'Vaqueros' & Cowboys: A Match Made in Texas

Posted: Apr 22 2014

-By Zee Diaz

Growing up, I really didn’t know the difference between cowboys. I mean, they’re all the same right?

My grandpa wore cowboy boots and drove a Chevy pickup truck in San Antonio, where he was born and raised. He was a real character, and I will never forget the brown cowboy boots he wore, as well as the cowboy hat shaped straw hat. As I grew older, I realized he was a true to life cross between a Mexican ‘vaquero’ and a Texas cowboy. He was after all American but with Mexican-American roots.

Cowboys and 'Vaqueros'
Cowboys aka ‘vaqueros’ (Hispanic cowboys), have long played a role in not just Texan but also Mexican culture, and in my grandfather, like for many Hispanics in the U.S., it was a melded role. Part vaquero, and part Texan, but oh so definitely very cowboy. 

'Vaqueros' in History
Did you know ‘vaqueros’ appear in history as early as the 1500s? And the ‘vaquero’ numbers thrived after that for hundreds of years. So much so, in the late 1800s, 1 out of every 3 cowboys was Mexican. Up until the early part of the 20th century, the higher class cowboys were called ‘caballeros’ and not ‘vaqueros’. ‘Caballero’ is still used commonly in Spanish today, and the meaning has morphed into a common usage of signifying ‘gentleman’.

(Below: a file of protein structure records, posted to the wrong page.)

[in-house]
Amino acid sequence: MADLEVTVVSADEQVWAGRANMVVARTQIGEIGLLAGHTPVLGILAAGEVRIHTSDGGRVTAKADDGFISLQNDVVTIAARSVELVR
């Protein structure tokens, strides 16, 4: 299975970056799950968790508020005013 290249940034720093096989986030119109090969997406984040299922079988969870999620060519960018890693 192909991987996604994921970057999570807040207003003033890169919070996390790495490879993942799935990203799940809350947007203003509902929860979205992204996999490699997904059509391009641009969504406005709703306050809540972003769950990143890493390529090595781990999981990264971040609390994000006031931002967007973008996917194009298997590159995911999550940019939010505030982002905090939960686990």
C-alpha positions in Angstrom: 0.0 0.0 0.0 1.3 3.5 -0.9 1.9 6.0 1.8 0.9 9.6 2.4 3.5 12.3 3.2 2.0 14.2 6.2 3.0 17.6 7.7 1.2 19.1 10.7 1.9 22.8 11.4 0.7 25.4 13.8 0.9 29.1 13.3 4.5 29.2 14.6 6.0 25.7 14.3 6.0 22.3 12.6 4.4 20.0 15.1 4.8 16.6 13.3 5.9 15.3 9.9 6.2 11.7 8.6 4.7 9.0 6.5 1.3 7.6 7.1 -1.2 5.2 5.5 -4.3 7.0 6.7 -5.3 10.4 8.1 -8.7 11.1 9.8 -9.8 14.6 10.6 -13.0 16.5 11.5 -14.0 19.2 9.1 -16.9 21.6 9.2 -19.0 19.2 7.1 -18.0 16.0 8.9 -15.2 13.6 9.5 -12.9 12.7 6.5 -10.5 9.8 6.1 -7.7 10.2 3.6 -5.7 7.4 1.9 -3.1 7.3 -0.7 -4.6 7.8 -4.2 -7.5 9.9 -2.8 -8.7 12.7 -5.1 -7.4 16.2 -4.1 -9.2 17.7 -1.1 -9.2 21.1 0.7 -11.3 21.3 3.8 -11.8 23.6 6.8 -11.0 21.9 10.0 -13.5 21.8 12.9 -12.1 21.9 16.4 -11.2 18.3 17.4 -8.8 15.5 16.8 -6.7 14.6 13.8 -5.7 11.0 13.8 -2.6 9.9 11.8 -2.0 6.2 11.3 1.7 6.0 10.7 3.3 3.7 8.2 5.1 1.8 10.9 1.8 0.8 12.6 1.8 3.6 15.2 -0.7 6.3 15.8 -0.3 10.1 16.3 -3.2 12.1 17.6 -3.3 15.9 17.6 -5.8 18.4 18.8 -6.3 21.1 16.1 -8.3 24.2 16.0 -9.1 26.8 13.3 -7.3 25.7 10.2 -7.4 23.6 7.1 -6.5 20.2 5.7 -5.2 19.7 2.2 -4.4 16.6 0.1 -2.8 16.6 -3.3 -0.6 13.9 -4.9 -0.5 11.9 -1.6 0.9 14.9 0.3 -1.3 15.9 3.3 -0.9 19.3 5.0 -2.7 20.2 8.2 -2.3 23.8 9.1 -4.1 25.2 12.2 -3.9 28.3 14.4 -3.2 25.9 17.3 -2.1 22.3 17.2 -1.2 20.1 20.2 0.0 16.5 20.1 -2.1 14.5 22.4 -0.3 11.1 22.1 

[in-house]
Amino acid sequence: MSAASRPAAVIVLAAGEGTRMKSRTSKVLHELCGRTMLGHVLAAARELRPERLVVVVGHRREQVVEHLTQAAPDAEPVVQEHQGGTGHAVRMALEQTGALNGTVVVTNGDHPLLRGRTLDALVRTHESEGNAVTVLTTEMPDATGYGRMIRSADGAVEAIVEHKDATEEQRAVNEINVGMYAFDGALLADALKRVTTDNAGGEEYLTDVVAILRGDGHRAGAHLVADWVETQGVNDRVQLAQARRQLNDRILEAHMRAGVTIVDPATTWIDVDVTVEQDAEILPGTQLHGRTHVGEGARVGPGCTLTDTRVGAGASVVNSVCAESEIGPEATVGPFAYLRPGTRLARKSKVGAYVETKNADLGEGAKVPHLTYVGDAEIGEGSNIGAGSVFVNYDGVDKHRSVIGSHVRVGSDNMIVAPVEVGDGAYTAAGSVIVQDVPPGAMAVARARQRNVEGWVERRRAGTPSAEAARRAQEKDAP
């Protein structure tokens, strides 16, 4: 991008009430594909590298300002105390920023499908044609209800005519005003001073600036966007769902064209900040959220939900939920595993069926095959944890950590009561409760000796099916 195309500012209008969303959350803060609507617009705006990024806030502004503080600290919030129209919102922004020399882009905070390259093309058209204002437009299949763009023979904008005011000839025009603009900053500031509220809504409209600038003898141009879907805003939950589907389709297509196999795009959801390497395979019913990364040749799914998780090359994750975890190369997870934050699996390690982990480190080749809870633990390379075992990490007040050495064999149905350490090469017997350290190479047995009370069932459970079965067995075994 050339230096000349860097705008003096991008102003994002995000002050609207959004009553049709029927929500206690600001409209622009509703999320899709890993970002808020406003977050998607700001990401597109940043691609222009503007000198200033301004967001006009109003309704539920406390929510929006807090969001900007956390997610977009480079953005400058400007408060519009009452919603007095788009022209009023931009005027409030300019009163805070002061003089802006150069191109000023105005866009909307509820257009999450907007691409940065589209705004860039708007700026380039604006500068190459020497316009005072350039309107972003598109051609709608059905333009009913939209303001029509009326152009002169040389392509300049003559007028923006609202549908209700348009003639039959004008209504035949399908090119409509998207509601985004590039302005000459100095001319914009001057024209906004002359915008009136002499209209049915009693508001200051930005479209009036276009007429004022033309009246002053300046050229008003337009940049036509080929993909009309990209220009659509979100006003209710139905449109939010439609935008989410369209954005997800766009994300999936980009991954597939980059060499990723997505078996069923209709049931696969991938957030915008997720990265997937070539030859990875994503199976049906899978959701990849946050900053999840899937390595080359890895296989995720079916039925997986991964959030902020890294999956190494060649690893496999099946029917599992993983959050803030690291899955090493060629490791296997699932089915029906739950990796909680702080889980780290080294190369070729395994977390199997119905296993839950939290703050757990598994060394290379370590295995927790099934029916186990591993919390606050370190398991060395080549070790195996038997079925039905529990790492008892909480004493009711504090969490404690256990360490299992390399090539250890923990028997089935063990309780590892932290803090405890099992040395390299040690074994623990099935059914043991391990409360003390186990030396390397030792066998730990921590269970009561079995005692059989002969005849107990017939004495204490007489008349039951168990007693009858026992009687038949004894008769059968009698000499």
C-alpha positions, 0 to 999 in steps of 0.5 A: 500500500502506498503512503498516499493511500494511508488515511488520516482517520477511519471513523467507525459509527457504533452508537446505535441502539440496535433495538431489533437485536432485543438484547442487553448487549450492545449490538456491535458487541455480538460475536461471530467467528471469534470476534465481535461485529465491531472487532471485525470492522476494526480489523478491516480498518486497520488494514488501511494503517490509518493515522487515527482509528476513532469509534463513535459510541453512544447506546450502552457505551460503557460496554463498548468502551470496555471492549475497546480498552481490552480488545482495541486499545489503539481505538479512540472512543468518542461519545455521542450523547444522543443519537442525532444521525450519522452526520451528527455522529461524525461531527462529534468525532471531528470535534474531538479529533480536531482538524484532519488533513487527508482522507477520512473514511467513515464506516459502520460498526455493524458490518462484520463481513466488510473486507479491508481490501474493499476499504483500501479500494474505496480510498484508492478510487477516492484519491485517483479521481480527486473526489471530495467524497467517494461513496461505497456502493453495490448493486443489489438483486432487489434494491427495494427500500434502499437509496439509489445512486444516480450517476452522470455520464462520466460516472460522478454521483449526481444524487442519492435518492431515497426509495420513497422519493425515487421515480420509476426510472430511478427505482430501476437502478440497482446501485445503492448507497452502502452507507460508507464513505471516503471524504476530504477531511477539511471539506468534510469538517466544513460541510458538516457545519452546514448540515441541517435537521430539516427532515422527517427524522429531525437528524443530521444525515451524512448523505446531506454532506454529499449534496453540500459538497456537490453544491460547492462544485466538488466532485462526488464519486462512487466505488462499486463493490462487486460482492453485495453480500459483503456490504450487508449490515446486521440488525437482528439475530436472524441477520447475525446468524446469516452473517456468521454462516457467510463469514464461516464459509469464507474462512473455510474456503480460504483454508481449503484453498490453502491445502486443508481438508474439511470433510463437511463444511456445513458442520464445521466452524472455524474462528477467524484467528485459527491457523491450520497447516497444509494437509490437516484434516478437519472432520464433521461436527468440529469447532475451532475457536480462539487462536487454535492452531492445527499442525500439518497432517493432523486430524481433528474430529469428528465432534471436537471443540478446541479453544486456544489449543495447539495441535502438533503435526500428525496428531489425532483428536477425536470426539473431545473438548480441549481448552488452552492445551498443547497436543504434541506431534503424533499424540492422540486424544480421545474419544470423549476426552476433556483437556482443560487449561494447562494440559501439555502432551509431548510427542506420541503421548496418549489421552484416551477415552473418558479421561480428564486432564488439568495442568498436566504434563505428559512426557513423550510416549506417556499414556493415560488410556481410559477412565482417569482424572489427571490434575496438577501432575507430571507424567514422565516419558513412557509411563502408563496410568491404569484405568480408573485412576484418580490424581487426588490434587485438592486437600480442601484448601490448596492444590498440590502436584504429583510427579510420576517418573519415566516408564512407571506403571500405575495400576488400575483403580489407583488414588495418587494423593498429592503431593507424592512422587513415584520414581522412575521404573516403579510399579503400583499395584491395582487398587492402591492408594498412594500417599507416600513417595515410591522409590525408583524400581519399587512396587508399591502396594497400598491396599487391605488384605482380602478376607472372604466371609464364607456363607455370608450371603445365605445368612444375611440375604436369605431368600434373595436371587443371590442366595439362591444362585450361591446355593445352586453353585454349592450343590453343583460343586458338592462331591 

They Still Exist: The ‘Vaqueros’
It’s quite interesting, as even now the age of the internet and technological advances - well you can still spot the Mexican or Hispanic vaquero in major cities around the U.S. When visiting major metropolitan cities such as DC, Houston, Dallas, and Tampa, just visit certain stores, bars or areas of town, and you’ll run into plenty of them. Every time I spot a ‘vaquero’, I’m instantly reminded of those days growing up, and my grandfather.

A New Fashion
One thing aside though, I’m not sure what he would make of this latest fad going on in Mexico, with the cowboys wearing long pointy boots. I don’t believe that pointy shoe fad has quite caught on in Texas.

Regardless, it’s a unique person, that ‘vaquero’ and Texan cowboy, and yes I’m proud to say one and the same was my granddad.

-Zee Diaz
Zee is a writer for Hispanic.com

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